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Q&A: Mason talks tuition freeze, flood recovery

BY DI STAFF | MARCH 30, 2012 6:30 AM

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The Daily Iowan: What are your thoughts on the tuition freeze?

President Mason: Let me say a couple things about tuition and let me start with tuition generally. The Board of Regents sets tuition. Obviously we do that on an annual basis, and obviously we look at a lot of different factors before we come to any conclusions about what tuition should be for the following years. I would tell you that over the last three years, during the worst of the budget crisis and the flood, I think we've done a pretty darn good job of keeping tuition increases low especially in the face of massive declines in state appropriations. We lost 65 million dollars in less than two years in state appropriations. We did not try to make up that amount of money by tuition increases. Instead what we did was we designed a strategic plan that was very specifically focused on student success, and we said, okay, we will create efficiencies saving millions and millions of dollars on the administrative side, on the sustainability side. We've been sharing these with legislators. We created efficiencies so we could deal with the budget cuts and we said any new money we get — whether it's through a tuition increase or whether now, since we've asked for state appropriations — would go directly to support student success initiatives, so all the tile classrooms that we've built – good example of how we've used tuition dollars and how we've used other moneys to make sure that students are getting the kind of quality information. We don't want students coming away from the University of Iowa feeling that they somehow — because of the budget cuts — are getting shortchanged — because you're paying more than the state is for your education — and we want you to realize what a great value you're getting for the money you're paying. Our tuition is low by any measure. If you look at other Big Ten schools, if you look at other schools like us, you're going to see that we'll always be at the bottom of the pile in state tuition. That's intentional and I know the Board of Regents and I am just wanting to keep it low. That's our goal: To keep that tuition low so that it's affordable so that Iowa kids in particular aren't going to feel like they can't come to the University of Iowa because they can't afford it. It's unfortunate that, in general, the public and, certainly legislators, are feeling like higher education is less of a public good and more of a private good. In other words students pay more for it because legislators have walked away from the responsibility of funding it. The arguments that we're inefficient or that we're not spending the money, while they may have been valid at one point in time, I don't think that's true anymore. I do not believe that we are spending the dollars poorly. I think we're investing them well because we're investing them primarily in what our students need the most.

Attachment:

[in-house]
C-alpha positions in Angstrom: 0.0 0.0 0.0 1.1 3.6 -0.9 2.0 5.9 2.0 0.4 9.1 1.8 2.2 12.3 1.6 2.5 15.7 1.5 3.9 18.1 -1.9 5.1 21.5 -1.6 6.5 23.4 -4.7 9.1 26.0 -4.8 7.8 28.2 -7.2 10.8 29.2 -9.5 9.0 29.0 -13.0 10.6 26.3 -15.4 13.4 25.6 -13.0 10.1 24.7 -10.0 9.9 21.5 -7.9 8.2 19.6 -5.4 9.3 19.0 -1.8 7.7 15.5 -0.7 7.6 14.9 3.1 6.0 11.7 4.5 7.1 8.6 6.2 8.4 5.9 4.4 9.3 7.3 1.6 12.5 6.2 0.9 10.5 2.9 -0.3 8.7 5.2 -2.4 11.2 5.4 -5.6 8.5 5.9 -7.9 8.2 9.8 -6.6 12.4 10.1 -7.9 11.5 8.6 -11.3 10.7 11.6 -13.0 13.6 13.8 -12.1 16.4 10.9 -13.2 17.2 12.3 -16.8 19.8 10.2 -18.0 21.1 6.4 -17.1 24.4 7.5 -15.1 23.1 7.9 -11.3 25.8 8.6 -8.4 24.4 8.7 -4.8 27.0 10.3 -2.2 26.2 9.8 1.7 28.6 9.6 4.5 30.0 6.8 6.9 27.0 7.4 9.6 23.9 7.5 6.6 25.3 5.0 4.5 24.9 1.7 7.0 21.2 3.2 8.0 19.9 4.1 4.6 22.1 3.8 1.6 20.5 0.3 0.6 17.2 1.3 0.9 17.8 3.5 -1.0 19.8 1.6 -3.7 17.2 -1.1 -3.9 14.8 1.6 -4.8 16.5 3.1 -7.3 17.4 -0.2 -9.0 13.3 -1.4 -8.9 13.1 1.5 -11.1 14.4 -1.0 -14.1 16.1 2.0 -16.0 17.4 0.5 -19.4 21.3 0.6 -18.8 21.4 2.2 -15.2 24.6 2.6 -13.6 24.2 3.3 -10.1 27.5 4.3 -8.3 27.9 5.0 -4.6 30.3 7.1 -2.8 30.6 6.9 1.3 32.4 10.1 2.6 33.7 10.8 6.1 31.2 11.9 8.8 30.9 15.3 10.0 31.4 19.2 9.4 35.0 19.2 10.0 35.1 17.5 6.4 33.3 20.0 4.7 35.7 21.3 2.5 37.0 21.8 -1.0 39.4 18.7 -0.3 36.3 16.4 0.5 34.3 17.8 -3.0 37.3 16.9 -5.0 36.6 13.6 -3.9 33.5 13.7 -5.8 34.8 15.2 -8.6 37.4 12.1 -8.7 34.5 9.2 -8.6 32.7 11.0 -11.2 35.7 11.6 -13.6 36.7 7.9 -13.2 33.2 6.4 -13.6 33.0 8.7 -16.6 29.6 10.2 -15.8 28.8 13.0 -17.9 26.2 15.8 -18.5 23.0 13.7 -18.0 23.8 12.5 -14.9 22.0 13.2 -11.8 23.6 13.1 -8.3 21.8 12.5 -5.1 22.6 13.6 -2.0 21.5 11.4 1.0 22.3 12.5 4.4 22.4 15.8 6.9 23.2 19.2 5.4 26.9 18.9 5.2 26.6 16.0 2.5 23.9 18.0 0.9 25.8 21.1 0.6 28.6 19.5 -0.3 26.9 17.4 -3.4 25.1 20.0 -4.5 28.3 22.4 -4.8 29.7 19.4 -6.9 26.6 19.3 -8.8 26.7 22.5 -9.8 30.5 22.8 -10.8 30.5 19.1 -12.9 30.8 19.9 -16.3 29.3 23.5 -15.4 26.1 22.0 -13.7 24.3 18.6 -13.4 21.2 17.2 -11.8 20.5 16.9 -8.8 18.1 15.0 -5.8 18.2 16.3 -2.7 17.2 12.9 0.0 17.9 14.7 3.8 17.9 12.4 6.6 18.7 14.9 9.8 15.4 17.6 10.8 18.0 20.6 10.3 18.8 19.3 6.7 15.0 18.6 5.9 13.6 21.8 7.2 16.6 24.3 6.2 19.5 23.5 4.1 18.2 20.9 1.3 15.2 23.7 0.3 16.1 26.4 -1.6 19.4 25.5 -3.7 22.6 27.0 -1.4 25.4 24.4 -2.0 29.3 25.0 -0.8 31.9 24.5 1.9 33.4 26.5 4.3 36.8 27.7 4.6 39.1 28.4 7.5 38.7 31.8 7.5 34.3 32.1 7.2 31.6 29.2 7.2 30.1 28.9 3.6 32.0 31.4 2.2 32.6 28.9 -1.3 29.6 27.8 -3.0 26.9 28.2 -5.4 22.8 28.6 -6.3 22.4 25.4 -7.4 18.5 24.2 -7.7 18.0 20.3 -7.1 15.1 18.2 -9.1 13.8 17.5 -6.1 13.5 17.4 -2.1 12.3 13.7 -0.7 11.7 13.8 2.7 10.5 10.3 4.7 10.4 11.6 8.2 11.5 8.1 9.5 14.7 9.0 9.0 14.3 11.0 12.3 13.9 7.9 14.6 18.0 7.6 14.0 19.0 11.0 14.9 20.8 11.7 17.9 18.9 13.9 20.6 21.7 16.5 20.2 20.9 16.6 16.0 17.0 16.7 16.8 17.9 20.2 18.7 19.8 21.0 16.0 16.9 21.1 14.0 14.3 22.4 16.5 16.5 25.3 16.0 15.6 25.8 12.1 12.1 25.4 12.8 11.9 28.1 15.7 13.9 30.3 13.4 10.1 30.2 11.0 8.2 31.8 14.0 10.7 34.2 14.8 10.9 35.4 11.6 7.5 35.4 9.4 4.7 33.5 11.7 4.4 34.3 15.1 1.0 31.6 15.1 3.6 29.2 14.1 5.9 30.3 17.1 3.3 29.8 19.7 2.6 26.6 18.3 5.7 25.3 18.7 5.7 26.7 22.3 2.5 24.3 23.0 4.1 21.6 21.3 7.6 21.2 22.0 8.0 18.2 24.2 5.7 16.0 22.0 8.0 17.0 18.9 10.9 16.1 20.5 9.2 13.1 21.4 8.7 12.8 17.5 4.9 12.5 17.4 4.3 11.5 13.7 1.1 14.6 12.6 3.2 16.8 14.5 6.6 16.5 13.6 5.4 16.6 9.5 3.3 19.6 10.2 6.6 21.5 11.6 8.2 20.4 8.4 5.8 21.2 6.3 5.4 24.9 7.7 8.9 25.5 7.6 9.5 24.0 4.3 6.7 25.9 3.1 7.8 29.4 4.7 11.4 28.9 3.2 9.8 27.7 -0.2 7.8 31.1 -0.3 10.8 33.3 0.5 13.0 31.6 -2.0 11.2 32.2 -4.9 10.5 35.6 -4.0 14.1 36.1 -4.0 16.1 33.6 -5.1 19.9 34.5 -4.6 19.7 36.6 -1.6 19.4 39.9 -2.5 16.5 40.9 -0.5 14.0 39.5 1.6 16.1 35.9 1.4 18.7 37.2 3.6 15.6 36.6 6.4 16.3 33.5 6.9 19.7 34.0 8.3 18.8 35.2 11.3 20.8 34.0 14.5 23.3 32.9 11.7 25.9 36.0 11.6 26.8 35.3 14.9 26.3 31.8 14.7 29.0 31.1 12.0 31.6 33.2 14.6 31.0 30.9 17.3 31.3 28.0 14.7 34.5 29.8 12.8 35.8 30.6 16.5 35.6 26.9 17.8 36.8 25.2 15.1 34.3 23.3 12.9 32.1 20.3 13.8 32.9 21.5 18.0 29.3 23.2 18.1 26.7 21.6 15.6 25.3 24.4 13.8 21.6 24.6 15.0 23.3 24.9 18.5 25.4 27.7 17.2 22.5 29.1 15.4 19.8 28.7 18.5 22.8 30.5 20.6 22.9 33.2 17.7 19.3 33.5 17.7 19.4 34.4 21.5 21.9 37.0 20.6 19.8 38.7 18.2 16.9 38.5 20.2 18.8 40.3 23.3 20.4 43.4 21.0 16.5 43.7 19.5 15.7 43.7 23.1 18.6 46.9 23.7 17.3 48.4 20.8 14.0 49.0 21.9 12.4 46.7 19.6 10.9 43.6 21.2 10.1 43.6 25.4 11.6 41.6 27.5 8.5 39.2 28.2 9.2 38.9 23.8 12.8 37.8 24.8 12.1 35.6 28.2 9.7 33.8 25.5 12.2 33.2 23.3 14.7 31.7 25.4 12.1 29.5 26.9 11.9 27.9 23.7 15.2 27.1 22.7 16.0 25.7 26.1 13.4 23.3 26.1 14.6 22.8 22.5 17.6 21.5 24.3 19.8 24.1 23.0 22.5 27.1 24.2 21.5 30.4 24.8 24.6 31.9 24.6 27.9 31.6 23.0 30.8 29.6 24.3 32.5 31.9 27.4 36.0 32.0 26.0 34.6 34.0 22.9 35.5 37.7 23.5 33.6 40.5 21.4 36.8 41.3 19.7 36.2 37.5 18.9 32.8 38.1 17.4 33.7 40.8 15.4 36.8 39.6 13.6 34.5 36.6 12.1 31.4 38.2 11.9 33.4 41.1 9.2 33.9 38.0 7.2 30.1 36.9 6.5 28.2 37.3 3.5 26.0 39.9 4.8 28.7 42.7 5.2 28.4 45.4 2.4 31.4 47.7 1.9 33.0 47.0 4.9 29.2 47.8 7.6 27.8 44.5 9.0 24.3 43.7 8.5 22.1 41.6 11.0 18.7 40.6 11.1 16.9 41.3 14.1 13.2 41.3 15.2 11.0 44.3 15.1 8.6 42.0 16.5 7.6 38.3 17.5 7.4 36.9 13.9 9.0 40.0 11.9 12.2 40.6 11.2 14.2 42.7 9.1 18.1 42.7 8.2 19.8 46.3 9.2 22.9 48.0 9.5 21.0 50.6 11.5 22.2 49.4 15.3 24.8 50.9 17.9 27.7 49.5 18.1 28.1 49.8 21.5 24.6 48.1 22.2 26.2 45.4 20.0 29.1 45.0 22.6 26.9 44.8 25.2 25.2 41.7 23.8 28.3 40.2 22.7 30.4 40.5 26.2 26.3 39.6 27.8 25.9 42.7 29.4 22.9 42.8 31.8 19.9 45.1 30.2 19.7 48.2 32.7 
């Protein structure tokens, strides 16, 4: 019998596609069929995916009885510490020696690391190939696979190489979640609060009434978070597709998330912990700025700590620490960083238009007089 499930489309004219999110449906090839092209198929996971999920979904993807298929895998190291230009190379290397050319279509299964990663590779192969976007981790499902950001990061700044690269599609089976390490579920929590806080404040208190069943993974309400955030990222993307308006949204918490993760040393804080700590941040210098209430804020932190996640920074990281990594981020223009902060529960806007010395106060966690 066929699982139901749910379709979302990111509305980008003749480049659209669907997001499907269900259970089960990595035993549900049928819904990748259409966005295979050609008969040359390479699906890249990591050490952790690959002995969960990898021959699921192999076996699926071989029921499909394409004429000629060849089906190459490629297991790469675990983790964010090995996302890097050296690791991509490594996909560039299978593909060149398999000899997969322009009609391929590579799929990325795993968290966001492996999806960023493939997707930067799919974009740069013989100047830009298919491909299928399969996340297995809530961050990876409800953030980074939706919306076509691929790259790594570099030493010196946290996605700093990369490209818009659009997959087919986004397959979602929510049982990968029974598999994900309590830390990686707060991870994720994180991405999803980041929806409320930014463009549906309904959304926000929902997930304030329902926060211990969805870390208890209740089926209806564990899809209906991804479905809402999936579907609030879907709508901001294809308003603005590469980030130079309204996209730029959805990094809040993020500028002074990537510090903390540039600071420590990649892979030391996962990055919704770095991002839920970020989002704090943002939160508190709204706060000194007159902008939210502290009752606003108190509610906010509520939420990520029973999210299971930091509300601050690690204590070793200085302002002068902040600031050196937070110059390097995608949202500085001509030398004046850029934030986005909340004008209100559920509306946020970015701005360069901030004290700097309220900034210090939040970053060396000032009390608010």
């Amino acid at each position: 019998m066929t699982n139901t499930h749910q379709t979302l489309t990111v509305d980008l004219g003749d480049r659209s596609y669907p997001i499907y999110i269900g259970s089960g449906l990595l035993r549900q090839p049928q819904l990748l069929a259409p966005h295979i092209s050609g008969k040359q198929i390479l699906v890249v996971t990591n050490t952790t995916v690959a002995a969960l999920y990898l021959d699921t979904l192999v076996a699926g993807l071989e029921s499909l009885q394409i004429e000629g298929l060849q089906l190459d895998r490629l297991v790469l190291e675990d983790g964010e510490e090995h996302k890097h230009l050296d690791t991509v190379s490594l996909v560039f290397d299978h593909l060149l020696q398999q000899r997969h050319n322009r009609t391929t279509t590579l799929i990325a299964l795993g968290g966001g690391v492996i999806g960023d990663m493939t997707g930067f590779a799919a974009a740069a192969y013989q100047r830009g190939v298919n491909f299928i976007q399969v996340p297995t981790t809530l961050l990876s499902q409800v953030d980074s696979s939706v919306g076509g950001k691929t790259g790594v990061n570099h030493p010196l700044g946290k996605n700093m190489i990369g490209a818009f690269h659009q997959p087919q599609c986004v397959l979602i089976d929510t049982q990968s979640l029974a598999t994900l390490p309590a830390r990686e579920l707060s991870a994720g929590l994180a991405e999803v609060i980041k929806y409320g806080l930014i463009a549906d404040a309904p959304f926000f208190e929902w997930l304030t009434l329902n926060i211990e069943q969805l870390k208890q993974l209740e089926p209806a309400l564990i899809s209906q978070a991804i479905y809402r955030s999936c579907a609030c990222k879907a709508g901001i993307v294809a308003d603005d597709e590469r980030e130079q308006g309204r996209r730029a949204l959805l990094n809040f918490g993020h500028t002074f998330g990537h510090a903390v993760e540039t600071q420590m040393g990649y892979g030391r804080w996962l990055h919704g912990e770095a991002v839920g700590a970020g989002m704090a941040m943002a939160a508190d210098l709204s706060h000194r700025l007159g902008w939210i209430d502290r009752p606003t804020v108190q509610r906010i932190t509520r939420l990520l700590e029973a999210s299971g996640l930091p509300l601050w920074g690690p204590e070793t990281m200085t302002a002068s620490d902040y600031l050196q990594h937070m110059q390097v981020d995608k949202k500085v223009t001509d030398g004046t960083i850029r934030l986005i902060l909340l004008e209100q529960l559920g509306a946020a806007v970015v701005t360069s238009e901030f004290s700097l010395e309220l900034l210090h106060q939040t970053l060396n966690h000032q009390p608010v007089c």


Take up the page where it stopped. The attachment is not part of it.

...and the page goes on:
DI: If the tuition freeze does pass into law is the UI going to have to reevaluate the programs they feel are most important for students?

Mason: Oh, absolutely. We do that on a regular basis, too. We try new programs all the time, Some of them work some of them don't work, we'll jettison those after a short period of time because we don't have the kinds of resources to spend to see how long it's going to take to make this work. Not every program that we try for students is highly successful. That On Iowa! program that was a great experiment that we tried last year, I think that was highly successful and I think we're going to continue to expand it. That's where some of the tuition dollars are going now, to make sure that programs like that that will help us with retention – that help us get students off to a great start, so they feel connected to the university, and so they'll stay connected to the university and finish their degree here. I think that's the way we're making our investments now, and that's the way we'll be making our investments in the future, and if it doesn't work we're not going to spend years and years trying to make it work. We're going to move on.

DI: What are the ways you evaluate whether programs like that work?

Mason: You ask the students. What did you like about this? It's going to take a couple before we know whether ON IOWA has the effect on retention that we think it will. That's another tool that we put in place to continue to improve our freshman-sophomore retention, and those numbers have been going up and that's where we continue to make investments because we're getting positive reinforcement there. The more we do in that area like this, the more students we're keeping and that's the goal. How do we know?

DI: What are your thoughts on having the first female dean for the Tippie School of Business?

Mason: I'm thrilled that we found a highly, highly accomplished and qualified candidate who happens to be a woman to lead the Tippie college of business. Delighted. I had the privilege of interviewing all of the candidates for that position and I felt we had a very strong pool of candidates. I was delighted when the search committee and the provost and the faculty felt that Sarah was their candidate and I was even more thrilled when the provost told me she accepted our offer. It's a good feeling when you go through a national search process and you all come away feeling like you got the exact person that you wanted for the job. She came and she impressed everyone, she certainly impressed me. I think she's going to do an outstanding job for the Tippie College of Business. I'm excited about it. She's got the right kind of academic experience, she's got the right kind of administrative experience, so everything's lined up for good things in the future. It's exciting to be the first woman doing something.